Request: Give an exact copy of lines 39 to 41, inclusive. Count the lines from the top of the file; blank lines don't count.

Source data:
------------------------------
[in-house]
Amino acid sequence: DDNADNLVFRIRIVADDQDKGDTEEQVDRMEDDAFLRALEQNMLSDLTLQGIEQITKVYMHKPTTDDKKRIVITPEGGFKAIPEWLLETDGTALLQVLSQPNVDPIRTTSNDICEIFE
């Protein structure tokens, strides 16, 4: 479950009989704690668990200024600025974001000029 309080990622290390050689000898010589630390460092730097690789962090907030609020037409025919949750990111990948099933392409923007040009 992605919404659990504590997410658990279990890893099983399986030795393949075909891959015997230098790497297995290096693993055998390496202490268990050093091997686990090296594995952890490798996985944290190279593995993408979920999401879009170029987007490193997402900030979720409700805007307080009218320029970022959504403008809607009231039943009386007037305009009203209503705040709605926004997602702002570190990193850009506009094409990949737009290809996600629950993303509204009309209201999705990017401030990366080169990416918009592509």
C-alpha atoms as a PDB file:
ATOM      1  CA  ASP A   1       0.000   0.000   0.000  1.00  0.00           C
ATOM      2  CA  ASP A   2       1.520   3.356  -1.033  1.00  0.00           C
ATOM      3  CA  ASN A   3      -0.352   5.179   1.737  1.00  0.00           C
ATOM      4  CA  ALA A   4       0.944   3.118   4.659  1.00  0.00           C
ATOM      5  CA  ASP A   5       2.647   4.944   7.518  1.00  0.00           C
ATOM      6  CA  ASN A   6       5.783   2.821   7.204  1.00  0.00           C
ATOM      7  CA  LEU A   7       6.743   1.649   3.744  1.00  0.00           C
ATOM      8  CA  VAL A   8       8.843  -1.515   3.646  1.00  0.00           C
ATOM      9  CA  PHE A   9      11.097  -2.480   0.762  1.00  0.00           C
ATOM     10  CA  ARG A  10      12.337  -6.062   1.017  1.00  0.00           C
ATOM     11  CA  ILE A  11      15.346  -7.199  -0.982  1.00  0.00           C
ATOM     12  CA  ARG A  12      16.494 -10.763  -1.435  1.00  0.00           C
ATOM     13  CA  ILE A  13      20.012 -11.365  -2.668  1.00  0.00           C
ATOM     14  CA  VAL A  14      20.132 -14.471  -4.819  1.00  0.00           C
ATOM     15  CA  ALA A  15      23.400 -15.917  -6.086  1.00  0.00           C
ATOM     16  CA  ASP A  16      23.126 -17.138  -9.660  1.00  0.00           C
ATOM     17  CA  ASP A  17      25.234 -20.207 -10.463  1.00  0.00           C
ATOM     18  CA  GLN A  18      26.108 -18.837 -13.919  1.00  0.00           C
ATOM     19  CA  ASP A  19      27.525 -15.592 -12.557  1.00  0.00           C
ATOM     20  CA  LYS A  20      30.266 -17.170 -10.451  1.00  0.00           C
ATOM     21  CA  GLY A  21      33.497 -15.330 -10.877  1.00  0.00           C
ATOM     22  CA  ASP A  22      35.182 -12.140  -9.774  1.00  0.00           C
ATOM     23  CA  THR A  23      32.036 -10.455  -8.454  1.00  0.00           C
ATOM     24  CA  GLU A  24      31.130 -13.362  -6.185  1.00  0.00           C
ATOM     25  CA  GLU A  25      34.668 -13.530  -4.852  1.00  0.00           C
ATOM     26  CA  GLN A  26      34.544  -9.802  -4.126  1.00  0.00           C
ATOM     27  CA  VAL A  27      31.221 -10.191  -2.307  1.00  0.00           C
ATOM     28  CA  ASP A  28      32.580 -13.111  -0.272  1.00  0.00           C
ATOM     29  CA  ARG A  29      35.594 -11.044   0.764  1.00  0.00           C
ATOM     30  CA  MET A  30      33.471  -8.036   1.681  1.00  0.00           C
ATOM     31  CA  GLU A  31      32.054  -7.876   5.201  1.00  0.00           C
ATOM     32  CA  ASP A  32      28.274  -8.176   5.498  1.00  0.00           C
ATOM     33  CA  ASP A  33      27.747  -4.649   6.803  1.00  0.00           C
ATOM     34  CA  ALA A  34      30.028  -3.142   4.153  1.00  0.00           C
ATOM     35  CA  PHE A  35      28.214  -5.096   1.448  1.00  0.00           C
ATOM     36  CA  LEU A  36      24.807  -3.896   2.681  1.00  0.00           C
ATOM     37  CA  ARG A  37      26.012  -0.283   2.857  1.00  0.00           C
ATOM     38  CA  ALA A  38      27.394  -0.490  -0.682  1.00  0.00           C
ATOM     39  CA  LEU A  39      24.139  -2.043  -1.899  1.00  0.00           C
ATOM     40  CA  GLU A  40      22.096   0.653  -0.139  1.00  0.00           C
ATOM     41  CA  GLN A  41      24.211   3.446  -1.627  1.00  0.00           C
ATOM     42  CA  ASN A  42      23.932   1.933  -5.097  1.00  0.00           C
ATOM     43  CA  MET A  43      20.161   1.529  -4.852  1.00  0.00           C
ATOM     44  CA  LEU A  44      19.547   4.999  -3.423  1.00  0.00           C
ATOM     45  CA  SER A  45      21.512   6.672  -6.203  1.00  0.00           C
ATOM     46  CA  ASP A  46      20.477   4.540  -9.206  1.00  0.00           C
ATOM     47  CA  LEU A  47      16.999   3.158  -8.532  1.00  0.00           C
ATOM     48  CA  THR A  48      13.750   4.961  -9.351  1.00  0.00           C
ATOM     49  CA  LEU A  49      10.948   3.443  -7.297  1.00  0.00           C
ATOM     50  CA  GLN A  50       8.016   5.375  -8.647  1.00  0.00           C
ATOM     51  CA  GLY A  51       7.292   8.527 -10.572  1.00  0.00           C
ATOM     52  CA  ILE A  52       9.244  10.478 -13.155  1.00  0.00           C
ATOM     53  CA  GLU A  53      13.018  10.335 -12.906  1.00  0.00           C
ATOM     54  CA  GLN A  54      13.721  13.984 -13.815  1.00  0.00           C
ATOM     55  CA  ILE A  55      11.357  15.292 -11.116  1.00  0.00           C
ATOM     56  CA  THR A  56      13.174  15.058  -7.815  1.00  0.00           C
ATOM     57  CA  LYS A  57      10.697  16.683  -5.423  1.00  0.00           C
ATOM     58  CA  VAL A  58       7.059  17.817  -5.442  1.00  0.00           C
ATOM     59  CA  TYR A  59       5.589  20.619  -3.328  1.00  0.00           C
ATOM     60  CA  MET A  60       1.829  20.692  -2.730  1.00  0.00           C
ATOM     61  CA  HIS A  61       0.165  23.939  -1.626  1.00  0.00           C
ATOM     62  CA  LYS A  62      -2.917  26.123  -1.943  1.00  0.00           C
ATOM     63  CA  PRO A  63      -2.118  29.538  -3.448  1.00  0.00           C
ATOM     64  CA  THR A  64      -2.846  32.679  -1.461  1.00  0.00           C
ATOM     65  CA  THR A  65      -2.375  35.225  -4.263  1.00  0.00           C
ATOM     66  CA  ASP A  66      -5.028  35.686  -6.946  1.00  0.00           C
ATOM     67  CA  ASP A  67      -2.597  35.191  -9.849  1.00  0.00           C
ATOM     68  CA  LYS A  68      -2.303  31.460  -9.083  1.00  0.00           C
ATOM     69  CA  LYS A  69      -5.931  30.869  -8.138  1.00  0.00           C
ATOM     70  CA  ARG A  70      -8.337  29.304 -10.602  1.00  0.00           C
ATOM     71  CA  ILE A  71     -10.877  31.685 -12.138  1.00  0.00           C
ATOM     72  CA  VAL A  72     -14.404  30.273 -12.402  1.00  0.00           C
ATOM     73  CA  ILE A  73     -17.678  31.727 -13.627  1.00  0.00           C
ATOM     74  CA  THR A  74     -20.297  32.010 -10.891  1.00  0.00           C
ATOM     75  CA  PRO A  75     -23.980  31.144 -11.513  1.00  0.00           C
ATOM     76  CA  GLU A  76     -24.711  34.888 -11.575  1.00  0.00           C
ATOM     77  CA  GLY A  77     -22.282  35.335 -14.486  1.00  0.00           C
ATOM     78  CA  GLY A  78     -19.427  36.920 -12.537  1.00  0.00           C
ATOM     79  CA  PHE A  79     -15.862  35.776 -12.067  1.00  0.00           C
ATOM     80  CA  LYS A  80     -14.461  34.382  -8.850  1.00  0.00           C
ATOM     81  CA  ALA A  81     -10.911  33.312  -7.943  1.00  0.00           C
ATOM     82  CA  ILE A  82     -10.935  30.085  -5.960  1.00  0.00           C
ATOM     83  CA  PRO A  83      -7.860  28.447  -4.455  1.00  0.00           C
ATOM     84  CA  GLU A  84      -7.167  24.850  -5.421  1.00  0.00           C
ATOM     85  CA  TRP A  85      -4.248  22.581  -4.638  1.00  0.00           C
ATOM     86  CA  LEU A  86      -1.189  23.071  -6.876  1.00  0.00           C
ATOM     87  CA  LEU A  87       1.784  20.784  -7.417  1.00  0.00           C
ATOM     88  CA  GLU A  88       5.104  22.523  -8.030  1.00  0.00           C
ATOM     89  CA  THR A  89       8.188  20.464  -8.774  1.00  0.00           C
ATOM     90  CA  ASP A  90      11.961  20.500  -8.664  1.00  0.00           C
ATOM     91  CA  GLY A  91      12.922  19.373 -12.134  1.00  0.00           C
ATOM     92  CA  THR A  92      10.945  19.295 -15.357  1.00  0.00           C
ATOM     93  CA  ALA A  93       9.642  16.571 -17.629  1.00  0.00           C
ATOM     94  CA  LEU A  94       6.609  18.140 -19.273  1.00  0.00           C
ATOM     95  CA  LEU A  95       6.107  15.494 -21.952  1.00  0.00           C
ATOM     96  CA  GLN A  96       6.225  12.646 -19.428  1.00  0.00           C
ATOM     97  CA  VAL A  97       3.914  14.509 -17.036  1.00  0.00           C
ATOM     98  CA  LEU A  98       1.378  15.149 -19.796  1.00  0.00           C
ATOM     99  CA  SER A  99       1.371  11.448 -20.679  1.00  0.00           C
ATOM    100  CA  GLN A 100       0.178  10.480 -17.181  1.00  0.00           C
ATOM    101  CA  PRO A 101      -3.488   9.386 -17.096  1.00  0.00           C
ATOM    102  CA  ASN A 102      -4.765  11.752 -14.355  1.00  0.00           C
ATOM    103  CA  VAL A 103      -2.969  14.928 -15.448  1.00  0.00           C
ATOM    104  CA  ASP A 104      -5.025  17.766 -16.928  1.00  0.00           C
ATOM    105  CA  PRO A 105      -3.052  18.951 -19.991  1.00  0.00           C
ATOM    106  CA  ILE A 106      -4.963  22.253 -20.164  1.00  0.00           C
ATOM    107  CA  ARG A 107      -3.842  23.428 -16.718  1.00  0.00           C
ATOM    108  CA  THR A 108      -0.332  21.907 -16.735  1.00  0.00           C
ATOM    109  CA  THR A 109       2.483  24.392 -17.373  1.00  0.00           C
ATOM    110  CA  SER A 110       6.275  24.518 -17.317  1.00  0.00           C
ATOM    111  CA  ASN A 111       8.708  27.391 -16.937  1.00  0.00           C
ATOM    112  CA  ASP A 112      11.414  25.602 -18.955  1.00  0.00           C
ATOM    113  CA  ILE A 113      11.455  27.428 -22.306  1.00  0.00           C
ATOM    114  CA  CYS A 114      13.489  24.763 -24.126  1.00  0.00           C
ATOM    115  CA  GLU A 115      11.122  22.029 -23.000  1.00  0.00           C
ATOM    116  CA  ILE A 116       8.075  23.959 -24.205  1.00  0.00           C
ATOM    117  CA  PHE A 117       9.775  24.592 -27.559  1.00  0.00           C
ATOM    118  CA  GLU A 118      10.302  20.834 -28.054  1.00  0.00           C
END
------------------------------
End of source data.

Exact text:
ATOM     35  CA  PHE A  35      28.214  -5.096   1.448  1.00  0.00           C
ATOM     36  CA  LEU A  36      24.807  -3.896   2.681  1.00  0.00           C
ATOM     37  CA  ARG A  37      26.012  -0.283   2.857  1.00  0.00           C